1. This is not entirely true. I would brush up on Foreign Earned Income Exlusions, Foreign Tax Credit and double taxation treaties. While there are occasions you may need to pay twice, that doesn’t apply to the majority of Americans living in Germany.

  2. Using a SDFCU account isn’t a real option. Without an EU account, it’s virtually impossible to pay bills, and some freelance customers are reluctant to send money to an international account due to the difficulty and expense. (I’m also a freelancer and dual US/German citizen whose account was closed by Kontist).

  3. I’d like to add that US Green Card holders are also responsible for filing a US tax return every year as well. There is almost never any tax due because the US allows up to about $110,000 per individual in foreign income tax free. While this income (or more usually) is common in the US for STEM employees, it is uncommon in the EU. An American, or even a green card holder would likely pay no taxes to the US. Still, it’s a hassle. I wonder what the banks are doing to green card holders. Scary. It is impossible to live in Germany and pay any bills without a bank account. It’s lunacy on both sides.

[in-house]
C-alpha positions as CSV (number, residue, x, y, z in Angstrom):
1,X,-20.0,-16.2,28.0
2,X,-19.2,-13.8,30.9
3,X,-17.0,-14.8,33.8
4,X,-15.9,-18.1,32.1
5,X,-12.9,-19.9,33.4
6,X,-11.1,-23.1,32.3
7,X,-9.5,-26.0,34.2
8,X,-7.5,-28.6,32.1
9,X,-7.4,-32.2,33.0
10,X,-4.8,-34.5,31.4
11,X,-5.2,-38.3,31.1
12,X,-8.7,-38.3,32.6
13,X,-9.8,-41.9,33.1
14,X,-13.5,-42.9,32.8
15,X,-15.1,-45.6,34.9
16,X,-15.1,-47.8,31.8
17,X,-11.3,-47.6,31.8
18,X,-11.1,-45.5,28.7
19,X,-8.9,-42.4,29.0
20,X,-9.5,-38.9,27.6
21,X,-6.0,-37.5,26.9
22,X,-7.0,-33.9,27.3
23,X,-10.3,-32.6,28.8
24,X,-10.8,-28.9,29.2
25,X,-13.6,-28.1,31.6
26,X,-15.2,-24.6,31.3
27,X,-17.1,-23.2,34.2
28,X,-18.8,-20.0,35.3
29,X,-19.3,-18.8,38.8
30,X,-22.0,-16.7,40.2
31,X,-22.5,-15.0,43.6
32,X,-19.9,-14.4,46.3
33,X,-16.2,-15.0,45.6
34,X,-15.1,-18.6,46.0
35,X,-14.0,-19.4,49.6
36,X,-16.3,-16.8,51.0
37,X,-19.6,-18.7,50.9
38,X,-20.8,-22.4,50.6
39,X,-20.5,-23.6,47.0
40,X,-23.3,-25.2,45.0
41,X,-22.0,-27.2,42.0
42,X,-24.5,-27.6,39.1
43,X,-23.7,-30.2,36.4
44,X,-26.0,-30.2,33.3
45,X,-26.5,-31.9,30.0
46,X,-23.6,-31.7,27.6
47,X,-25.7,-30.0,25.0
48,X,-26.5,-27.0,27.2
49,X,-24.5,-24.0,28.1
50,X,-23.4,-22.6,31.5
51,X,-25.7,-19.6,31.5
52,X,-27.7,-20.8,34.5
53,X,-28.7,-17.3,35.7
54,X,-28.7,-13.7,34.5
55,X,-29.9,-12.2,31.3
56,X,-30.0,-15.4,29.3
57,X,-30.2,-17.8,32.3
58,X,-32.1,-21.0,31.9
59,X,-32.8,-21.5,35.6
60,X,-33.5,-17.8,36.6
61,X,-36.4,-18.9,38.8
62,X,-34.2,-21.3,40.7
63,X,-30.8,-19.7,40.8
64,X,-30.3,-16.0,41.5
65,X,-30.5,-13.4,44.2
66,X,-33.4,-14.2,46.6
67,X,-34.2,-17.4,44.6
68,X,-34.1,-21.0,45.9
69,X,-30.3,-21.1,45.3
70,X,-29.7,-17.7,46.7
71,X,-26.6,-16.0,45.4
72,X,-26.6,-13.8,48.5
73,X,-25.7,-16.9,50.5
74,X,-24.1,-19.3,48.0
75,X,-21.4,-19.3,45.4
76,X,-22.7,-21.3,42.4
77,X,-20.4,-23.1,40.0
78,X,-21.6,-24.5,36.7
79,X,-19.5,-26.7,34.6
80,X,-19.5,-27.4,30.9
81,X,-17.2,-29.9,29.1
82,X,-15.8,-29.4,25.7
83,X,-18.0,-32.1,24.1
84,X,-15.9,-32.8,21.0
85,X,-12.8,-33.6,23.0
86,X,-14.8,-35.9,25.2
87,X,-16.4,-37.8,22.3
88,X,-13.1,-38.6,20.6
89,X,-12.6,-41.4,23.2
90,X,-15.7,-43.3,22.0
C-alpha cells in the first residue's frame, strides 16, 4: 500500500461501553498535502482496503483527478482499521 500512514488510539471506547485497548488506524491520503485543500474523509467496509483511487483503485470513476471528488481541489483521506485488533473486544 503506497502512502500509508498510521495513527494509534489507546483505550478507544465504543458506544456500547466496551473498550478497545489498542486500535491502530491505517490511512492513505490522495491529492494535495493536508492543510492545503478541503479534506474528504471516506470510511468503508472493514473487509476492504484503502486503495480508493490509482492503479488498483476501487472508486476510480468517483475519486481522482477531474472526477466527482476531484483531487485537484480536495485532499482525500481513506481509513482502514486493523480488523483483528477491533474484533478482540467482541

4. This pisses me off to no end! I visit Germany often and have been forced to close my account making it much more difficult to make purchases wile on vacation in Germany. The US has gotten to big for its britches! Germany and other European Countries should tell the US to “pound sand where the sun doesn’t shine”. Not having access to an EC card is selfish and unfair to those who visit Deutschland on a regular basis. Honest Americans are being screwed by the LIBERAL US GOVERNMENT! I’m sick and tired of being under the US thumb. Maybe some bank in Germany could develop a Prepaid EC Card that can be purchased when entering the EU with USD and closed out when we leave the EU without getting raped by the Exchange kiosk.!!!!

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REVEALED: The most commonly asked questions about Germans and Germany

Ever wondered what the world is asking about Germany and the Germans? We looked at Google’s most searched results to find out – and help clear some of these queries up.

Hasan Salihamidzic, the sports director of FC Bayern, arrives with his wife at Oktoberfest in full traditional dress. Photo: picture alliance/dpa |